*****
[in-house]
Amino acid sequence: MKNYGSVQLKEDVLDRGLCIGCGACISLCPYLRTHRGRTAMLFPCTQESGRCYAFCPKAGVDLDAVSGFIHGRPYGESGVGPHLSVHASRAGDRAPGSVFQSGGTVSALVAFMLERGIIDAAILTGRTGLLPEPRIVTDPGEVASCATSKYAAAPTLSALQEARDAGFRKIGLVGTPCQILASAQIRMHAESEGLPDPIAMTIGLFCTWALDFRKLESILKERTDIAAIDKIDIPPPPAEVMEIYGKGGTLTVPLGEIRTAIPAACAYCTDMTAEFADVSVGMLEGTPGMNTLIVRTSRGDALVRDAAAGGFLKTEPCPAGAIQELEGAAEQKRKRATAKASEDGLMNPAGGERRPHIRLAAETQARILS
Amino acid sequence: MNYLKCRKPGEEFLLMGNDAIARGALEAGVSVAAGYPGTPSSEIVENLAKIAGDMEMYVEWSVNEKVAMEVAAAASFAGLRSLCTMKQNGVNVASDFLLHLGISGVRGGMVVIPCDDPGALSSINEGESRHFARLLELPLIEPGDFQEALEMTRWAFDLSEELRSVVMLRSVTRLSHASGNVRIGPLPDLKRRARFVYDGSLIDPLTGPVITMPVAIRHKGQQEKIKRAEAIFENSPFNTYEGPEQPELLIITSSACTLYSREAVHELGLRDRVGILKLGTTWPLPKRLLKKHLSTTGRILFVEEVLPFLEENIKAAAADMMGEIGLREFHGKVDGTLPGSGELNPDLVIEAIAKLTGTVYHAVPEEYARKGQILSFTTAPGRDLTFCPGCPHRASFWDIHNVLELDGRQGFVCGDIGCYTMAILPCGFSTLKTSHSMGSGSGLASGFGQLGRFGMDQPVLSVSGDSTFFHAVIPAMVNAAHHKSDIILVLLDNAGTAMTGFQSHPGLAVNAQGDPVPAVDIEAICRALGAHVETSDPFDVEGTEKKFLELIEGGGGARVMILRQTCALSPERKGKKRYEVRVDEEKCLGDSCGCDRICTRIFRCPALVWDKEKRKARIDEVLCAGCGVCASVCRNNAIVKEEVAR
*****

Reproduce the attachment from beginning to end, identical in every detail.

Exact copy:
[in-house]
Amino acid sequence: MKNYGSVQLKEDVLDRGLCIGCGACISLCPYLRTHRGRTAMLFPCTQESGRCYAFCPKAGVDLDAVSGFIHGRPYGESGVGPHLSVHASRAGDRAPGSVFQSGGTVSALVAFMLERGIIDAAILTGRTGLLPEPRIVTDPGEVASCATSKYAAAPTLSALQEARDAGFRKIGLVGTPCQILASAQIRMHAESEGLPDPIAMTIGLFCTWALDFRKLESILKERTDIAAIDKIDIPPPPAEVMEIYGKGGTLTVPLGEIRTAIPAACAYCTDMTAEFADVSVGMLEGTPGMNTLIVRTSRGDALVRDAAAGGFLKTEPCPAGAIQELEGAAEQKRKRATAKASEDGLMNPAGGERRPHIRLAAETQARILS
Amino acid sequence: MNYLKCRKPGEEFLLMGNDAIARGALEAGVSVAAGYPGTPSSEIVENLAKIAGDMEMYVEWSVNEKVAMEVAAAASFAGLRSLCTMKQNGVNVASDFLLHLGISGVRGGMVVIPCDDPGALSSINEGESRHFARLLELPLIEPGDFQEALEMTRWAFDLSEELRSVVMLRSVTRLSHASGNVRIGPLPDLKRRARFVYDGSLIDPLTGPVITMPVAIRHKGQQEKIKRAEAIFENSPFNTYEGPEQPELLIITSSACTLYSREAVHELGLRDRVGILKLGTTWPLPKRLLKKHLSTTGRILFVEEVLPFLEENIKAAAADMMGEIGLREFHGKVDGTLPGSGELNPDLVIEAIAKLTGTVYHAVPEEYARKGQILSFTTAPGRDLTFCPGCPHRASFWDIHNVLELDGRQGFVCGDIGCYTMAILPCGFSTLKTSHSMGSGSGLASGFGQLGRFGMDQPVLSVSGDSTFFHAVIPAMVNAAHHKSDIILVLLDNAGTAMTGFQSHPGLAVNAQGDPVPAVDIEAICRALGAHVETSDPFDVEGTEKKFLELIEGGGGARVMILRQTCALSPERKGKKRYEVRVDEEKCLGDSCGCDRICTRIFRCPALVWDKEKRKARIDEVLCAGCGVCASVCRNNAIVKEEVAR